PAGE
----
Over the past few years, smartphones have become a necessary tool for business. Work now travels with us wherever we go; with a smartphone the office is always at your fingertips.

These phones are becoming increasingly competitive in the features that they offer. So, when you’re selecting a smartphone to meet your business needs, you’ll need to consider which features matter most to you.

Consider the work you do everyday and how your phone will factor into that. Are you constantly taking calls and answering emails? Or do you need a device to view documents and surf the web? Compare the main features of the iPhone, Android, and BlackBerry platforms listed below to help you decide which smartphone is best for your business.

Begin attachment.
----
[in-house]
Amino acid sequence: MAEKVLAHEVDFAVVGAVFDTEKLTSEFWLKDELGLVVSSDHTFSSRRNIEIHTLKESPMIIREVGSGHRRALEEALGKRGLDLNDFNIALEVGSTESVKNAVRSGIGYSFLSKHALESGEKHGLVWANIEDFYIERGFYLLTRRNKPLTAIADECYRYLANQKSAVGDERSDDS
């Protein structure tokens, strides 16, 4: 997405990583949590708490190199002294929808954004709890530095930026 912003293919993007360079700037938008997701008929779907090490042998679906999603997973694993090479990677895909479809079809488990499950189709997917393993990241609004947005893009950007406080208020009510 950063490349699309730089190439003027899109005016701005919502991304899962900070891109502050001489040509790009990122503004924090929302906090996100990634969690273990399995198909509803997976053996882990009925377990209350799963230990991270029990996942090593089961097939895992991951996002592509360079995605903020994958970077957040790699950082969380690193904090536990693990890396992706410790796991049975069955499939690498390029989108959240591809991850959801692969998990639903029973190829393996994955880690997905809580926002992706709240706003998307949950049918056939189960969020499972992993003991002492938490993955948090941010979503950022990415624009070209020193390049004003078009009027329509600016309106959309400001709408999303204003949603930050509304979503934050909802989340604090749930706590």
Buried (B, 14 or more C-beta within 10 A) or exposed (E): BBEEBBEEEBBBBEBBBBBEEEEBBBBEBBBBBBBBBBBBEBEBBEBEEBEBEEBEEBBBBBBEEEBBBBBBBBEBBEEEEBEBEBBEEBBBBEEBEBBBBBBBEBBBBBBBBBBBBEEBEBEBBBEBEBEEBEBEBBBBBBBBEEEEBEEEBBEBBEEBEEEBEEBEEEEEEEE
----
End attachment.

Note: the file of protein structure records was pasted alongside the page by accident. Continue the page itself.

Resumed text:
Email: iPhone’s email application is capable of handling multiple email addresses from multiple types of accounts: Gmail, Microsoft Exchange, and many other web-based email applications.

Browsing: Web browsing on an iPhone is, for the most part, fast and efficient. However, the Flash application is not supported on the iPhone. If you need to frequently access sites that use Flash, then iPhone isn’t the best choice for you.

Display: The retina display on the iPhone may be the best looking screen on the market, but it’s lagging behind in the screen size department. Many Android devices are coming out with much larger screen sizes.